Most individuals treated with laparoscopies can return to work or resume previous activities with minor restrictions, such as refraining from strenuous exercise or heavy lifting for 2 to 4 weeks. Individuals treated with more invasive procedures (mini-laparotomy and laparotomy) usually require a longer leave of absence from work and stricter restrictions for 4 to 6 weeks ("Salpingo-oophorectomy").

Allowances may also have to be made for rest periods at work, shorter work hours, and / or fewer workdays per week. Additional sick leave may be necessary if postsurgical treatment includes chemotherapy and radiation. Use of prescribed medications for management of pain and inflammation may require review of drug policies. Safety issues may need to be evaluated.

Source: Medical Disability Advisor



References

Cited

"Salpingo-oophorectomy." Encyclopedia of Surgery. Advameg, Inc. 31 Jul. 2009 <http://www.surgeryencyclopedia.com/Pa-St/Salpingo-Oophorectomy.html>.

DeSimone, Christopher P., and Frederick R. Ueland. "Gynecologic Laparoscopy." Surgical Clinics of North America 88 2 (2008): 319-341. MD Consult. Elsevier, Inc. 31 Jul. 2009 <http://www.mdconsult.com/das/article/body/152227320-3/jorg=clinics&source=MI&sp=20695541&sid=869515493/N/646844/1.html?issn=0039-6109>.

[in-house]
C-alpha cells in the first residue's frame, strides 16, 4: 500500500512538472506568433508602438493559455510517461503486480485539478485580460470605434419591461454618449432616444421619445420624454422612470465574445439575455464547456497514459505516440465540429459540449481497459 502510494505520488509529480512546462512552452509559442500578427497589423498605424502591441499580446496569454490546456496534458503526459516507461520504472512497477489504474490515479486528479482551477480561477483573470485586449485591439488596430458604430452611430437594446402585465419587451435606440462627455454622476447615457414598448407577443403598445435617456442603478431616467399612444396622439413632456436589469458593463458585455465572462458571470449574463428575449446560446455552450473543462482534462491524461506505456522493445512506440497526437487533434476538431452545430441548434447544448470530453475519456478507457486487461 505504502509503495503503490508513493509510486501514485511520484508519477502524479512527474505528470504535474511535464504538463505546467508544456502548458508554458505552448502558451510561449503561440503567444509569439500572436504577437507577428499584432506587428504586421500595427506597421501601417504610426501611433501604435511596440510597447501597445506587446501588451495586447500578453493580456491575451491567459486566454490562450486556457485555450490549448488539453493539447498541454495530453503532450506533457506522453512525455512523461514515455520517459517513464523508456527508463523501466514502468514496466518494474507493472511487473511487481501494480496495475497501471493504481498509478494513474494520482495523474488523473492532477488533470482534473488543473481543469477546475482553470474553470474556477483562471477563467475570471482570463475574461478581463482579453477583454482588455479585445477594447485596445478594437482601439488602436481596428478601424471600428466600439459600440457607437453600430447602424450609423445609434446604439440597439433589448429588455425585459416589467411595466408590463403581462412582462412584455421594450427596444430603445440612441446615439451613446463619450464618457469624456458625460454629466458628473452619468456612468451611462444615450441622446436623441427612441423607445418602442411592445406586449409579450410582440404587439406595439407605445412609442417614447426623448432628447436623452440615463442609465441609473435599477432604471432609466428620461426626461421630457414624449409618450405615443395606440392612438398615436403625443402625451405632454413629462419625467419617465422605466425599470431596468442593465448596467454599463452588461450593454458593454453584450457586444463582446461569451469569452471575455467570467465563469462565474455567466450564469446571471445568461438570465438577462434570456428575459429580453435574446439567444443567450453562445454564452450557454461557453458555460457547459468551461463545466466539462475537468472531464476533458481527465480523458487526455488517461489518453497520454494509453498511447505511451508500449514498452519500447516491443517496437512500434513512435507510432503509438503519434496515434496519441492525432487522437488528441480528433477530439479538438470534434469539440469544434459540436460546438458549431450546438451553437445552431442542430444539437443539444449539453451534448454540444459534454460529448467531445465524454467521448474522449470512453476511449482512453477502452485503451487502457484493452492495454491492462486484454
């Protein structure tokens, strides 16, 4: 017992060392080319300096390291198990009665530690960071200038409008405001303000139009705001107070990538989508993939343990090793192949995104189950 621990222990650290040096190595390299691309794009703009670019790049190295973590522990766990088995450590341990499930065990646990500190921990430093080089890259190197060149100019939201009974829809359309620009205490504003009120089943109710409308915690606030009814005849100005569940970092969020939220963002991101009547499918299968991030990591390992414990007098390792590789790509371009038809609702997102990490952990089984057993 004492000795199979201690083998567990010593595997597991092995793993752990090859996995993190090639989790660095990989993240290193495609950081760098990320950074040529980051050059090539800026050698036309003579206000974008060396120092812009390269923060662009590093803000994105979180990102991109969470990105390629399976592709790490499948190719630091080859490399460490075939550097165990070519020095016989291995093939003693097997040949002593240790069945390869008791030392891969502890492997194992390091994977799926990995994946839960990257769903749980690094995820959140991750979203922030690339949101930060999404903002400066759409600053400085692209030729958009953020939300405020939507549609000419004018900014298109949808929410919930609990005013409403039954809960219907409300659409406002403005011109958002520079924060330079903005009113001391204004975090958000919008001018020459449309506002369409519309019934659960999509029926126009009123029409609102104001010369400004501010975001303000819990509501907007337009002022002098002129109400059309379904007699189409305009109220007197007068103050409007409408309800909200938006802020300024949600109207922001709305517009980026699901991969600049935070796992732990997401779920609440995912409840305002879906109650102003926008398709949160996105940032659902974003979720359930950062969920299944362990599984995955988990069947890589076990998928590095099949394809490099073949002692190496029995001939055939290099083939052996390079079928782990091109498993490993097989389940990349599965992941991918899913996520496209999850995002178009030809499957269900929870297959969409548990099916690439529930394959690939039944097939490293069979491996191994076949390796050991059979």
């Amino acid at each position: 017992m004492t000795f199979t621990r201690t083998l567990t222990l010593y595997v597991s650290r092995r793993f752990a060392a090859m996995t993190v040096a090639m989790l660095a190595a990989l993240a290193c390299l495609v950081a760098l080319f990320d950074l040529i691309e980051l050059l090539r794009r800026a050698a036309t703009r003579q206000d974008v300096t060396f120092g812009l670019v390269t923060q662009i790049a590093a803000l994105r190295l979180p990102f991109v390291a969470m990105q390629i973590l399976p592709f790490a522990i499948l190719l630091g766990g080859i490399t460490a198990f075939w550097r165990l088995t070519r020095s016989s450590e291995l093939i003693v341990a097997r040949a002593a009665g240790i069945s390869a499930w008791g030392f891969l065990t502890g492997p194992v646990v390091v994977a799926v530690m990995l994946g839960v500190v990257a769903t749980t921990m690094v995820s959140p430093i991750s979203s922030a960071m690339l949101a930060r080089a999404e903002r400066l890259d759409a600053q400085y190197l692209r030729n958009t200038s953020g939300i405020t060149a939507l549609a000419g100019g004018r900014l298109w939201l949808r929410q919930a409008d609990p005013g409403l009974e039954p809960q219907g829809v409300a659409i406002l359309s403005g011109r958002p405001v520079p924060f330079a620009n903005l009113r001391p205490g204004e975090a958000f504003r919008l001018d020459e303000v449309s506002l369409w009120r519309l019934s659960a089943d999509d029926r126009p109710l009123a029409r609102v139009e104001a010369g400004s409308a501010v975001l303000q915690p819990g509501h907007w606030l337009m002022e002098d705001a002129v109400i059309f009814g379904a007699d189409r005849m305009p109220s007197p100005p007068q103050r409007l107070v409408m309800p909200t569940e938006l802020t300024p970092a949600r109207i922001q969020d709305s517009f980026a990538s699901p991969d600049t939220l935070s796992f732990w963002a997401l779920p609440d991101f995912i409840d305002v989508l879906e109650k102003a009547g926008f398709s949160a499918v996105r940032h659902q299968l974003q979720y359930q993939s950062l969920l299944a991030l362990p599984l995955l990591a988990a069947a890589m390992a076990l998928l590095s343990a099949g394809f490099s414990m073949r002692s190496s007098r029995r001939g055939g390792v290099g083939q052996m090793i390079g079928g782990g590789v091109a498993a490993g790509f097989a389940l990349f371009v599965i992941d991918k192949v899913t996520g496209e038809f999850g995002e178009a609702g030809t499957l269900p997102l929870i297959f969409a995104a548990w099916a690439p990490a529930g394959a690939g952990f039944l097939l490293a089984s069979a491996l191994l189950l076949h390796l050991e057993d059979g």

Source: Medical Disability Advisor






Feedback
Send us comments, suggestions, corrections, or anything you would like us to hear. If you are not logged in, you must include your email address, in order for us to respond. We cannot, unfortunately, respond to every comment. If you are seeking medical advice, please contact your physician. Thank you!
Send this comment to:
Sales Customer Support Content Development
 
This publication is designed to provide accurate and authoritative information in regard to the subject matter covered. It is published with the understanding that the author, editors, and publisher are not engaged in rendering medical, legal, accounting or other professional service. If medical, legal, or other expert assistance is required, the service of a competent professional should be sought. We are unable to respond to requests for advice. Any Sales inquiries should include an email address or other means of communication.